ALBUQUERQUE, N.M. — The U.S. government is entering a new era of collaboration with Native American and Alaska Native leaders in managing public lands and other resources, with top federal officials saying that incorporating more Indigenous knowledge into decision-making can help spur conservation and combat climate change.
Federal emergency managers on Thursday also announced updates to recovery policies to aid tribal communities in the repair or rebuilding of traditional homes or ceremonial buildings after a series of wildfires, floods and other disasters around the country.
With hundreds of tribal leaders gathering in Washington this week for an annual summit, the Biden administration is celebrating nearly 200 new agreements that are designed to boost federal cooperation with tribes nationwide.
The agreements cover everything from fishery restoration projects in Alaska and the Pacific Northwest to management of new national monuments in the Southwestern U.S., seed collection work in Montana and plant restoration in the Great Smoky Mountains.
“The United States manages hundreds of millions of acres of what we call federal public lands. Why wouldn’t we want added capacity, added expertise, millennia of knowledge and understanding of how to manage those lands?” U.S. Interior Assistant Secretary Bryan Newland said during a panel discussion.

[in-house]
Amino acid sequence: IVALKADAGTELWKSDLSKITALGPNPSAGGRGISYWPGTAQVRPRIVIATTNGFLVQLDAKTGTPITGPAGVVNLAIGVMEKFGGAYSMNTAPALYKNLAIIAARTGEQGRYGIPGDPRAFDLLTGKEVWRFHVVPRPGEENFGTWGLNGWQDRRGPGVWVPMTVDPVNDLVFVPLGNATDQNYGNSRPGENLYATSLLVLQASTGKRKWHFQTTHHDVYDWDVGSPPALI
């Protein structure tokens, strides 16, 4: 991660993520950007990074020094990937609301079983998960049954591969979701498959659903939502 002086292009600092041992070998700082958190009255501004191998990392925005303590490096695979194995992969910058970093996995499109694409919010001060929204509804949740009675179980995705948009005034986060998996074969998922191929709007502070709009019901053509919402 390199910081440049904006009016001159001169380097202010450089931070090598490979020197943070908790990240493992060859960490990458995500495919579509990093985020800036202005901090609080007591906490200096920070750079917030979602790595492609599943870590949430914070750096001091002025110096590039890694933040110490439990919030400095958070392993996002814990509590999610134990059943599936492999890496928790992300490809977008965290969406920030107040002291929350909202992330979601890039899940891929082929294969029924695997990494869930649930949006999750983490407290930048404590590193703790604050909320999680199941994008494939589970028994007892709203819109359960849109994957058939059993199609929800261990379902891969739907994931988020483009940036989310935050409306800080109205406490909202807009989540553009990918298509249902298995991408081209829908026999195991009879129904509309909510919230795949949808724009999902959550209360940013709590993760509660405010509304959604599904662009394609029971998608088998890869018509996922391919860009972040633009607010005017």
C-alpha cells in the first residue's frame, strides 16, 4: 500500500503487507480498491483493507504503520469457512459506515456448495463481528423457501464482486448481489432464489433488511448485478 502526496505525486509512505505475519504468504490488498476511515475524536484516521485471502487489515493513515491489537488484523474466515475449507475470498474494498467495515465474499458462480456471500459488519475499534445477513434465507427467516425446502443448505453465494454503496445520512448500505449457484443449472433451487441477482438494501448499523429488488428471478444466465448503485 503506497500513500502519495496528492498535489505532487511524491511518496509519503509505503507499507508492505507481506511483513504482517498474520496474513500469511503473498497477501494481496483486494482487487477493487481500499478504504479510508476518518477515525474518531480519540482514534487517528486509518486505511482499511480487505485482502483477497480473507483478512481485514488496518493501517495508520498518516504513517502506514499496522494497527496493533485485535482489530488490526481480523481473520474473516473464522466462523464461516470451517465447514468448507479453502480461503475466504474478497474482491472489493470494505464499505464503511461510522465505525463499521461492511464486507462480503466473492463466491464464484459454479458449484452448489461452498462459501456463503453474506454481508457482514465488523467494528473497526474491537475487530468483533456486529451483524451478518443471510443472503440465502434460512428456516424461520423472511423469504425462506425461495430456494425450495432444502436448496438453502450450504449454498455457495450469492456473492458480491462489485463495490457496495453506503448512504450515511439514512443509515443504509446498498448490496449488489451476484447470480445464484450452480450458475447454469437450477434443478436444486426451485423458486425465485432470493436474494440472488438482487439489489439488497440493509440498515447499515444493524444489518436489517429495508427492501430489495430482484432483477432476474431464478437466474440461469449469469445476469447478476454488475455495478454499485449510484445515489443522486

The new co-management and co-stewardship agreements announced this week mark a tenfold increase over what had been inked just a year earlier, and officials said more are in the pipeline.
Newland, a citizen of the Bay Mills Indian Community in northern Michigan, said each agreement is unique. He said each arrangement is tailored to a tribe’s needs and capacity for helping to manage public lands — and at the very least assures their presence at the table when decisions are made.
The federal government is not looking to dictate to tribal leaders what a partnership should look like, he said.
The U.S. government controls more than a quarter of the land in the United States, with much of that encompassing the ancestral homelands of federally recognized tribes. While the idea of co-stewardship dates back decades and has spanned multiple presidential administrations, many tribes have advocated in recent years for a more formal role in managing federal lands to which they have a connection.
Tribes and advocacy groups have been pushing for arrangements that go beyond the consultation requirements mandated by federal law.
Researchers at the University of Washington and legal experts with the Native American Rights Fund have put together a new clearinghouse on the topic. They point out that public lands now central to the country’s national heritage originated from the dispossession and displacement of Indigenous people and that co-management could present on opportunity for the U.S. to reckon with that complicated legacy.